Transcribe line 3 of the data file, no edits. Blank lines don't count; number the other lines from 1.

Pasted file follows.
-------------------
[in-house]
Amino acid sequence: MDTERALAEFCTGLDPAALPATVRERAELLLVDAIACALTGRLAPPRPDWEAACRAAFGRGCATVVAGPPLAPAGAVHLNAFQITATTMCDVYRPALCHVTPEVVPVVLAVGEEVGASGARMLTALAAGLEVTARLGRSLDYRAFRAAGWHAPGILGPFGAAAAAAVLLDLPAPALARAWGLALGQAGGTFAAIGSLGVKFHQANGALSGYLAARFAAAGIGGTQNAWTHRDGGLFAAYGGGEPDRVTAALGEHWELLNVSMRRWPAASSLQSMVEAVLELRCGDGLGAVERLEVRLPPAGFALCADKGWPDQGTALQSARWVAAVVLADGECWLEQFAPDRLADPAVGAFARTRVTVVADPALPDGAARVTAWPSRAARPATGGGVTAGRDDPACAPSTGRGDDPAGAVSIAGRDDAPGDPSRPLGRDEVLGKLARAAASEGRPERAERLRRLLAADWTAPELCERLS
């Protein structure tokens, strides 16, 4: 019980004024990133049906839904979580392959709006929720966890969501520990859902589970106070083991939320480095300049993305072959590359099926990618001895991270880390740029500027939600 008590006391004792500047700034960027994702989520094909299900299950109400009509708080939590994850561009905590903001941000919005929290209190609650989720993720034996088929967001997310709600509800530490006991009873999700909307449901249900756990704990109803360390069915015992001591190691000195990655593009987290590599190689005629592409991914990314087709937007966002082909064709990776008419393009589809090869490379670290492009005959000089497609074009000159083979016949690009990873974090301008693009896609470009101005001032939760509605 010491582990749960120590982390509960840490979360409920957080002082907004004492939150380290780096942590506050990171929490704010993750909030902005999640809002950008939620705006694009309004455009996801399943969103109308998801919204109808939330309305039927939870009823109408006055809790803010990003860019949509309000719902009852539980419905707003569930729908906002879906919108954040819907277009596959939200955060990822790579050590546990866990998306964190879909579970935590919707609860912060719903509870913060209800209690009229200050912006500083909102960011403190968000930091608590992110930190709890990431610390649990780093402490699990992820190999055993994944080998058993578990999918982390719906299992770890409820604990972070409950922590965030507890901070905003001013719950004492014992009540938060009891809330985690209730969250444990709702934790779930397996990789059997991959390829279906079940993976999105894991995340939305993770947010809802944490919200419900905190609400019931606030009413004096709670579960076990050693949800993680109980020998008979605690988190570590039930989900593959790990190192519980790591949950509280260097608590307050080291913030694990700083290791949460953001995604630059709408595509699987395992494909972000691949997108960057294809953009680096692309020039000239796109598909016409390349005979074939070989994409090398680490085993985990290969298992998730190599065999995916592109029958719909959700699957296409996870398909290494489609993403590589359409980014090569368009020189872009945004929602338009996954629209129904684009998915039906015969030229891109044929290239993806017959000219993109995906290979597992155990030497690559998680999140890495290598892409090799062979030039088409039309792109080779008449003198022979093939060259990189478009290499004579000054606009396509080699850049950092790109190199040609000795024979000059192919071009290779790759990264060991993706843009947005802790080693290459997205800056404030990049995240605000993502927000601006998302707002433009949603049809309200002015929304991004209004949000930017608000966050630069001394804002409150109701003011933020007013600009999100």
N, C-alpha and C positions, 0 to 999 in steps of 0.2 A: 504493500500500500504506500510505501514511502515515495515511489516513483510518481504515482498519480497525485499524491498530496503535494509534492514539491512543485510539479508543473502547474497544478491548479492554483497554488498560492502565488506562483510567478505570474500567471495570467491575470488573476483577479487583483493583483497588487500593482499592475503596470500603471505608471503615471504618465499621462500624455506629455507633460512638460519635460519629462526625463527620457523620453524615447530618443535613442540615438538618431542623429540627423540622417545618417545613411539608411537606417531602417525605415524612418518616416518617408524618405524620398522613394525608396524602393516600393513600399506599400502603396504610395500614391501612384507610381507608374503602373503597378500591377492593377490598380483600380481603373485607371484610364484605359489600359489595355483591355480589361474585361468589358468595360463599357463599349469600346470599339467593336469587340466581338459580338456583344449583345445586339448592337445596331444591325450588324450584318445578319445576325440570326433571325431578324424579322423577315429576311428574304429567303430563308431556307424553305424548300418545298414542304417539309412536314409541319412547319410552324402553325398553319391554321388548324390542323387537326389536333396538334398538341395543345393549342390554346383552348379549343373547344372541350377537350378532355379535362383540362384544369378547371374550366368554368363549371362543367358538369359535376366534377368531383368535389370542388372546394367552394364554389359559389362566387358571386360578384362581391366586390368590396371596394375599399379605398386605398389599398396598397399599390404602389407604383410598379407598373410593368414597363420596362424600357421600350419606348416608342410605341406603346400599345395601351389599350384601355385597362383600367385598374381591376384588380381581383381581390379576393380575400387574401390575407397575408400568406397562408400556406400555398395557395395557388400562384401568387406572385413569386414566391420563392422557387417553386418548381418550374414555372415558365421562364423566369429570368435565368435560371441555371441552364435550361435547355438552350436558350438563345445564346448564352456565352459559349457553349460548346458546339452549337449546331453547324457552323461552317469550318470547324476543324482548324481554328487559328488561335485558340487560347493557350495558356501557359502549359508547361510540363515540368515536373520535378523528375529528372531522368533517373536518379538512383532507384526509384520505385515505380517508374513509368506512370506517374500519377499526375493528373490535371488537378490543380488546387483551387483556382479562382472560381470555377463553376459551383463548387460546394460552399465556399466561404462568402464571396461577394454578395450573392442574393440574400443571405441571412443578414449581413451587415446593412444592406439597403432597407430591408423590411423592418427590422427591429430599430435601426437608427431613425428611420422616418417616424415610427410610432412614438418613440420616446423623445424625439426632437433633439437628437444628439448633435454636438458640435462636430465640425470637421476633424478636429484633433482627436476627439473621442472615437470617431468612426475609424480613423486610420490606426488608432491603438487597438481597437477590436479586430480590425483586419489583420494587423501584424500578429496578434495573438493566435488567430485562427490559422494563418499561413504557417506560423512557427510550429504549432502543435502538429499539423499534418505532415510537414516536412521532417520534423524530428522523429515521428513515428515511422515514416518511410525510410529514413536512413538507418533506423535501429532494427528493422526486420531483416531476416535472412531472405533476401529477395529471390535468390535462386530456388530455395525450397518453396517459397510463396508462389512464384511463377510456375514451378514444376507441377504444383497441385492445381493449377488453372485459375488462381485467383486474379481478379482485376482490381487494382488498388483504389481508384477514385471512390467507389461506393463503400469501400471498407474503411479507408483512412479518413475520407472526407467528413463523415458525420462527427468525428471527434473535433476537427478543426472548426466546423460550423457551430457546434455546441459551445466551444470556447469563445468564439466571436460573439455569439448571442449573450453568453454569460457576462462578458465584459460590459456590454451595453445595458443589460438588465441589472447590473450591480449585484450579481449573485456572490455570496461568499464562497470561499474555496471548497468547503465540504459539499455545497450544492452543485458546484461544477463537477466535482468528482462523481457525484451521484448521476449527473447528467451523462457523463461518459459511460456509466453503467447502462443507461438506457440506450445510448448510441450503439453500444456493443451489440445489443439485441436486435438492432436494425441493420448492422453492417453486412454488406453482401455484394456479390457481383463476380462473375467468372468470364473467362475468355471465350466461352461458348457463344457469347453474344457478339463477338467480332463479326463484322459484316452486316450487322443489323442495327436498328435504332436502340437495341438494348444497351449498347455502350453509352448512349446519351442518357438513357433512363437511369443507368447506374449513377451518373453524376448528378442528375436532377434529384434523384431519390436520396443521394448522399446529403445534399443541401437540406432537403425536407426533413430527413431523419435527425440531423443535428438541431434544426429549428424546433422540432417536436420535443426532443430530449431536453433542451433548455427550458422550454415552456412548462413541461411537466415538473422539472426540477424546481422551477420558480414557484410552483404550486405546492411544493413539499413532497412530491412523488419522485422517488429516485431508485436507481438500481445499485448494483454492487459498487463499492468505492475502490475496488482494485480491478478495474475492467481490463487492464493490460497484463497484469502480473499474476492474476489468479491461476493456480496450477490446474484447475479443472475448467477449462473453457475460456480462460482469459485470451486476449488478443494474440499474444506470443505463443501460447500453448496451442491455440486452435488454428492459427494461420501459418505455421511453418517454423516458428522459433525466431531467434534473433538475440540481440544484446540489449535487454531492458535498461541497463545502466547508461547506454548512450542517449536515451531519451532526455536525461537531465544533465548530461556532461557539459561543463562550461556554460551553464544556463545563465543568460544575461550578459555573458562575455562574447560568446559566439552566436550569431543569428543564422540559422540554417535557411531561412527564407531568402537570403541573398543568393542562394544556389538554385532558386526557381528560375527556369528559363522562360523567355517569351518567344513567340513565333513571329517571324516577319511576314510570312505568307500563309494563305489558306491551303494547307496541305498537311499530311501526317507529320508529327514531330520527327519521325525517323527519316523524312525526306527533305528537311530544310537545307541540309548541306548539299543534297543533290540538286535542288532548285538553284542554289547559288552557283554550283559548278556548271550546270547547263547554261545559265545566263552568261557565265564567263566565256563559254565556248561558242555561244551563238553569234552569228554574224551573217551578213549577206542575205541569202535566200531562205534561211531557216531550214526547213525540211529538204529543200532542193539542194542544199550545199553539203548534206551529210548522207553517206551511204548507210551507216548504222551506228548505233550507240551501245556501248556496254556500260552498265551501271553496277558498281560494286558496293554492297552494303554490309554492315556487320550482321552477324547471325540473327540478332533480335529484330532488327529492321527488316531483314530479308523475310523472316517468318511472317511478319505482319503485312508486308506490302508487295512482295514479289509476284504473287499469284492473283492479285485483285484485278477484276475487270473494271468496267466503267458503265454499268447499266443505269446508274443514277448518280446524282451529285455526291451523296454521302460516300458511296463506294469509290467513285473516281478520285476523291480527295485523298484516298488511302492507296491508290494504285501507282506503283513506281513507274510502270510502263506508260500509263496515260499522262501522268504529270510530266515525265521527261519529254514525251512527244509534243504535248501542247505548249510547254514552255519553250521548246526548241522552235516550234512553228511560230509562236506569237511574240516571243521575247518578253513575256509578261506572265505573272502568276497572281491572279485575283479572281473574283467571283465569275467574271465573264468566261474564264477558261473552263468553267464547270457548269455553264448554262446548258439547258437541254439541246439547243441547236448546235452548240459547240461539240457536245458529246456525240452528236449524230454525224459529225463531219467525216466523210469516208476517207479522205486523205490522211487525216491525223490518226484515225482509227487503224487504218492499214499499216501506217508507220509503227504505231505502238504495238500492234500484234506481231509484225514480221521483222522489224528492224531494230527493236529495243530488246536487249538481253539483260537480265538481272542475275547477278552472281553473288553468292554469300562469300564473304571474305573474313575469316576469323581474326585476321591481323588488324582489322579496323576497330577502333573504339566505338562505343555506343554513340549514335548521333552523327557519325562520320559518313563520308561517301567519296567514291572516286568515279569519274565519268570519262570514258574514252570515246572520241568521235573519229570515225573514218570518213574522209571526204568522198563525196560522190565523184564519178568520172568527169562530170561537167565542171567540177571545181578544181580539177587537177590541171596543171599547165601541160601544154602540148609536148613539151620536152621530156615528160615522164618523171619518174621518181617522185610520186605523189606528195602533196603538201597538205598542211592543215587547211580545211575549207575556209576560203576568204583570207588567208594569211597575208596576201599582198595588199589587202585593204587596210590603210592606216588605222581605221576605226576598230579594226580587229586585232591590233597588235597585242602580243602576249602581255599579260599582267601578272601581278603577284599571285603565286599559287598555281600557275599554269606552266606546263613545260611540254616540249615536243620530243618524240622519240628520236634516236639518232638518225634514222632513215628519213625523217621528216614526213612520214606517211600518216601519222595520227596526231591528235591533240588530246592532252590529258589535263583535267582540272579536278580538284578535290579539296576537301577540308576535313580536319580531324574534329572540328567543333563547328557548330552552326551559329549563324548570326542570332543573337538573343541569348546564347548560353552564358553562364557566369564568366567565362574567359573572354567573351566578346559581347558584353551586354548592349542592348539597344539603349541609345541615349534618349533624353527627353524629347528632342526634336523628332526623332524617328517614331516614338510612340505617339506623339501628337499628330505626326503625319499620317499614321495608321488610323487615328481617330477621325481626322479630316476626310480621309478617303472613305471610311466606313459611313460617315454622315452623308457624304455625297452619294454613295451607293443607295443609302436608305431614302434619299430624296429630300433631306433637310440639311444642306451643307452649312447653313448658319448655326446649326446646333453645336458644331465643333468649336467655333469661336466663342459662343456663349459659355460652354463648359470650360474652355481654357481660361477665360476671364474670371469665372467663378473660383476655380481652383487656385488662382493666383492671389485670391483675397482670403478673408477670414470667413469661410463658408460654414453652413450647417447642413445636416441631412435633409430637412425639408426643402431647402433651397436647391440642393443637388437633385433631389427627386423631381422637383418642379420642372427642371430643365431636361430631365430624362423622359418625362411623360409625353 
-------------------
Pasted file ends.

């Protein structure tokens, strides 16, 4: 019980004024990133049906839904979580392959709006929720966890969501520990859902589970106070083991939320480095300049993305072959590359099926990618001895991270880390740029500027939600 008590006391004792500047700034960027994702989520094909299900299950109400009509708080939590994850561009905590903001941000919005929290209190609650989720993720034996088929967001997310709600509800530490006991009873999700909307449901249900756990704990109803360390069915015992001591190691000195990655593009987290590599190689005629592409991914990314087709937007966002082909064709990776008419393009589809090869490379670290492009005959000089497609074009000159083979016949690009990873974090301008693009896609470009101005001032939760509605 010491582990749960120590982390509960840490979360409920957080002082907004004492939150380290780096942590506050990171929490704010993750909030902005999640809002950008939620705006694009309004455009996801399943969103109308998801919204109808939330309305039927939870009823109408006055809790803010990003860019949509309000719902009852539980419905707003569930729908906002879906919108954040819907277009596959939200955060990822790579050590546990866990998306964190879909579970935590919707609860912060719903509870913060209800209690009229200050912006500083909102960011403190968000930091608590992110930190709890990431610390649990780093402490699990992820190999055993994944080998058993578990999918982390719906299992770890409820604990972070409950922590965030507890901070905003001013719950004492014992009540938060009891809330985690209730969250444990709702934790779930397996990789059997991959390829279906079940993976999105894991995340939305993770947010809802944490919200419900905190609400019931606030009413004096709670579960076990050693949800993680109980020998008979605690988190570590039930989900593959790990190192519980790591949950509280260097608590307050080291913030694990700083290791949460953001995604630059709408595509699987395992494909972000691949997108960057294809953009680096692309020039000239796109598909016409390349005979074939070989994409090398680490085993985990290969298992998730190599065999995916592109029958719909959700699957296409996870398909290494489609993403590589359409980014090569368009020189872009945004929602338009996954629209129904684009998915039906015969030229891109044929290239993806017959000219993109995906290979597992155990030497690559998680999140890495290598892409090799062979030039088409039309792109080779008449003198022979093939060259990189478009290499004579000054606009396509080699850049950092790109190199040609000795024979000059192919071009290779790759990264060991993706843009947005802790080693290459997205800056404030990049995240605000993502927000601006998302707002433009949603049809309200002015929304991004209004949000930017608000966050630069001394804002409150109701003011933020007013600009999100």